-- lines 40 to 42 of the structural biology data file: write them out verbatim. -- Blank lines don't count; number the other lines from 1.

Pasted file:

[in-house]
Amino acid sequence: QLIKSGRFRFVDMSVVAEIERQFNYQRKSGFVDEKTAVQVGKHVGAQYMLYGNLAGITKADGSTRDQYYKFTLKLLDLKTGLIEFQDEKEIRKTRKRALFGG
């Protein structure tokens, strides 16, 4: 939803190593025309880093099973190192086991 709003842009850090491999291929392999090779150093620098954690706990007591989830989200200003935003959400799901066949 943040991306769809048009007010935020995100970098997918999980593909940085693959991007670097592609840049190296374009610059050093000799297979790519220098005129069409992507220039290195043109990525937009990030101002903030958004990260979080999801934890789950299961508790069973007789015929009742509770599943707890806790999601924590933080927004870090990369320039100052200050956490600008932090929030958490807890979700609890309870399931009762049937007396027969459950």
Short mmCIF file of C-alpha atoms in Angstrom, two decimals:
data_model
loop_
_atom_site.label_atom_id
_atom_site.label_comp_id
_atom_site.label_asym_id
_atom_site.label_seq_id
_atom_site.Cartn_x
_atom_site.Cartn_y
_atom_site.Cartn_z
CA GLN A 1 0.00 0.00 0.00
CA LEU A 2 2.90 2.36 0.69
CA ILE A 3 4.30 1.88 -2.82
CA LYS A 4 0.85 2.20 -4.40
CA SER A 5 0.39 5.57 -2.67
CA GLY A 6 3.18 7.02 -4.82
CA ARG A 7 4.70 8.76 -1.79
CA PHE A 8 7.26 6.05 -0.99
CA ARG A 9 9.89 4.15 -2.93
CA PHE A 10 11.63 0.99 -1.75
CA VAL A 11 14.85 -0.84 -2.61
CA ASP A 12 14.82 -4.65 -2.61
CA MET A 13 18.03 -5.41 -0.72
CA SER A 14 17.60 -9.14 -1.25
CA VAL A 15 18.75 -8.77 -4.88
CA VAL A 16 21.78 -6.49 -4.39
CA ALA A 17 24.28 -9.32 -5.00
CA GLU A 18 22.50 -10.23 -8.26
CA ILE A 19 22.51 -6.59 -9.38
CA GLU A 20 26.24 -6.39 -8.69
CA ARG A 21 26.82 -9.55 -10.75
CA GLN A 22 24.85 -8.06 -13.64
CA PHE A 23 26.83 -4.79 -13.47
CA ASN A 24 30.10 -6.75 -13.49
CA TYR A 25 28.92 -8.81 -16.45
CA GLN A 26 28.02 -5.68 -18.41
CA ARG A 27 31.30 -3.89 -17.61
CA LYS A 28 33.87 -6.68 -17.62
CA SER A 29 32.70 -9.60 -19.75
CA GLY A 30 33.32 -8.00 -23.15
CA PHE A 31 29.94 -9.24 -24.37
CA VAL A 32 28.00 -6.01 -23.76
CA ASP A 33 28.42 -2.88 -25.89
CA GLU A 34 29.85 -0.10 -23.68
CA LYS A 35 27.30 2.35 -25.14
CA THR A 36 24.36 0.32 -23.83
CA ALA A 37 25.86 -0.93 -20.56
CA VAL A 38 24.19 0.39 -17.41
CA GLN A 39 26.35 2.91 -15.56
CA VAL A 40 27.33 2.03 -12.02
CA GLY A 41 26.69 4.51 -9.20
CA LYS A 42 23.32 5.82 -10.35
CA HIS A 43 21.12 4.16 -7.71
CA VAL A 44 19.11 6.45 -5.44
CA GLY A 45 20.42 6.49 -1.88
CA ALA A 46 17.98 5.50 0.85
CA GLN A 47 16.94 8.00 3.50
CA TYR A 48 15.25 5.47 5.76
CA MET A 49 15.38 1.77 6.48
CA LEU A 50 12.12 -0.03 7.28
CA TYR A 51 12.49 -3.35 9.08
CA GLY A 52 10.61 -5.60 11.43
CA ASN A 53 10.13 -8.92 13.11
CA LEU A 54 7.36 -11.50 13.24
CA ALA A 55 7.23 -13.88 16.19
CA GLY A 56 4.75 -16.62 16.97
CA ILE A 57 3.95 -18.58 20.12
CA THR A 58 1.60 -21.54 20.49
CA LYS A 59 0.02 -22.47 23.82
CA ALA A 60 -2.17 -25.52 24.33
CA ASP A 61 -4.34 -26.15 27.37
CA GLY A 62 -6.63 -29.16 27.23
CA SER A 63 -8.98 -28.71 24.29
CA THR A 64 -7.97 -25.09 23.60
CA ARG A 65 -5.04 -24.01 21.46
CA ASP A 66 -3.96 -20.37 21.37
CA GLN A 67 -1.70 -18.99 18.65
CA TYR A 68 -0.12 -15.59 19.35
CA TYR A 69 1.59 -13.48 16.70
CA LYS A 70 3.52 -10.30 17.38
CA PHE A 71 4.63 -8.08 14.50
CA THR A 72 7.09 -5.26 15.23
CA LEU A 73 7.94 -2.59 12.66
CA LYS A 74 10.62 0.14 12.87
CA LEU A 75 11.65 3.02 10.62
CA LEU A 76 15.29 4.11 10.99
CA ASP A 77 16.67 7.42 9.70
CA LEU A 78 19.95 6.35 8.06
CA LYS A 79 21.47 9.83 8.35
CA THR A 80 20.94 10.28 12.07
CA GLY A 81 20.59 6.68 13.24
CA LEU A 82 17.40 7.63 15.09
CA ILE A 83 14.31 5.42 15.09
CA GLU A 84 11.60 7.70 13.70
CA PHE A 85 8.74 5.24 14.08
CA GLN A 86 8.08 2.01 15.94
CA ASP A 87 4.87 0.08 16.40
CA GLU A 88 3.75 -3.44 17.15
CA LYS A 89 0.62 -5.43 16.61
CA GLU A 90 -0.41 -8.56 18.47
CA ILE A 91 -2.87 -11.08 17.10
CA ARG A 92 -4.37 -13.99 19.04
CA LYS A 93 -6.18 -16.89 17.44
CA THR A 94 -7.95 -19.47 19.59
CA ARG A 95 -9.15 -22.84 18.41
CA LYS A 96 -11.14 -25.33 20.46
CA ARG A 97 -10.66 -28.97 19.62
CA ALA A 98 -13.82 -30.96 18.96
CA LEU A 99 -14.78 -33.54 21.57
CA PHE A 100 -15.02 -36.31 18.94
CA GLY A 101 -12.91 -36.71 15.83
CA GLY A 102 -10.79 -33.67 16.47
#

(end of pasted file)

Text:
CA ARG A 27 31.30 -3.89 -17.61
CA LYS A 28 33.87 -6.68 -17.62
CA SER A 29 32.70 -9.60 -19.75